When I worked at a computer lab in college, the main security focus was preventing lab visitors from screwing around too much with the computers. We just ran Windows NT and locked it down as hard as possible. The worst network-based threat I remember facing was WinNuke, and that was just as likely to be another lab tech. Some of the early email viruses started circulating while I was there, but since it was a public lab, we didn’t provide any email programs; people would telnet into the mail server and use Pine. (This was pre-Hotmail, too.)
In my wired-for-ethernet campus housing, however, all bets were off. I watched people remotely controlling each others’ computers as pranks, or discovering hackers had gotten onto their systems from halfway across the planet, and figured it was safer to use Linux most of the time. This actually got me in trouble with the network admin at one point, who decided I must be running a server and shut off my port. It did at least teach me to disable services that were turned on by default, though I saw no indication that anything on there was actually being abused.*
Then there were firewalled environments. Still back in college, we rigged up my parents’ house for a home network. My brother put together a Linux box to dial into the Internet and act as a gateway, and effectively everything inside the network was safe from direct attacks. No point in internal firewalls, and since everyone was savvy enough to avoid the really nasty stuff (which was easier at the time), virus scanners were only a precaution, rather than a necessity.
For the past few years I’ve mainly worked with firewalled or NAT environments. It’s like having a wall around the city, with a guard at the gate. Miscreants can’t wander in, so they have to try to bluff their way past the guard. “Look, I’m just an ActiveX control on a web page!” “Hey, I’m an e-mail attachment!” “Relax, I’m just an MP3! I know my file extension ends in .exe, but trust me!” So it’s all about keeping the pull traffic secure – the web and email clients, watching what you download, etc. Virus scanners help, but they should be your last line of defense, not your first.
Wireless changes everything, though. You’ve noticed modern cities don’t have walls? There are two reasons for that: The first is the rise of large nations. The walls are at national borders, not city limits (and they’re more likely to be fences or just guards than physical walls). The second: flight. Enemies can jump in an airplane, fly over your walls, and drop bombs anywhere inside until you shoot them down.
Similarly, a wireless access point makes it possible to fly right over that elaborate firewall on your Internet connection — indeed, right past the walls of your building — so it’s critical to secure a wireless network. The first time I turned on AirPort I spotted at least three access points!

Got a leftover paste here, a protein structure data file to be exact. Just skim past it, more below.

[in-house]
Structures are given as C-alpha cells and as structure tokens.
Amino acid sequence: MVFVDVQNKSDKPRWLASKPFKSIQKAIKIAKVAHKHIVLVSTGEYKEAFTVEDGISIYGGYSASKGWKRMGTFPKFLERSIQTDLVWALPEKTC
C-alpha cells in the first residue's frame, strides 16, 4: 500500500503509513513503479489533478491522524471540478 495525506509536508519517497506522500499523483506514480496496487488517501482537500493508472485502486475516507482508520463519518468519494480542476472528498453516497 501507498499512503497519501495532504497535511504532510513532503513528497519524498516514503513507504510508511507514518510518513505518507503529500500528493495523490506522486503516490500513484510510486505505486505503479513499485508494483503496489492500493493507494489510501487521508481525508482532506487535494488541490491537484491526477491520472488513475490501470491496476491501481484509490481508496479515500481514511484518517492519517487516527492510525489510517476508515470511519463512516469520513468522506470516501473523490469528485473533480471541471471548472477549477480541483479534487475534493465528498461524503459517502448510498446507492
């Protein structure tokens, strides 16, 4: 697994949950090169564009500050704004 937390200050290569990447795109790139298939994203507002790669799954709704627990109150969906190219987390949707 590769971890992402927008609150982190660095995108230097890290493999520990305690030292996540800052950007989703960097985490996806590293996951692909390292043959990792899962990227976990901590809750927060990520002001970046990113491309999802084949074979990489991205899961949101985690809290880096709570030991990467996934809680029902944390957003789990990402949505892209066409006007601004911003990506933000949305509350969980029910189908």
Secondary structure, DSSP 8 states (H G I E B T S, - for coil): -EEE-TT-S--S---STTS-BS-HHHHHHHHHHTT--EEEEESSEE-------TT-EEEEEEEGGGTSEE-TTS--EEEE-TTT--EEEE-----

So it’s back to treating the network as (potentially) hostile. Keep the patches up, of course — always keep the patches up — but install local firewalls. Turn off unused services. Limit or disable remote logins. And again, secure your wireless network! (See the previous link for some good resources, particularly “Securing Your Wireless Access Point: What Do All Those Settings Mean Anyways?” ) Mac OS X, most Linux distributions, and now Windows XP Service Pack 2 include built-in firewalls (but you have to turn them on), or you can install a product like ZoneAlarm. These days an unpatched Windows system hooked straight up to the Internet is broken into within an average of 20 minutes. This is what firewalls — whether network-level or computer-level — are for!
Just remember: Keeping your computer safe is like defending yourself against the dark arts:
* Actually there was one instance, but it involved Windows-style file sharing, and since I was actually running Samba under Linux, I was able to use settings that prevented them from really exploiting it. So not only could it have happened on a Windows box, it would have been far worse if it had.
Early in the year, figuring some sort of file-sharing was useful within the house, I set up two public shares, one read-only and one write-only. A folder where I could post things and a dropbox. Within a few months I’d forgotten about the dropbox. Sometime the following year I was cleaning up the system and stumbled across the folder. Embarrassingly, I discovered two very large MPEG files containing Entrapment. Apparently someone had found a writable share, uploaded it with the intent to transfer it somewhere else, and discovered they couldn’t get the file back. (This was exactly why I made it write-only in the first place — so it couldn’t be used as a transfer point). I told my brother about this, and he laughed and said, “At the very least they could have pirated a good movie!”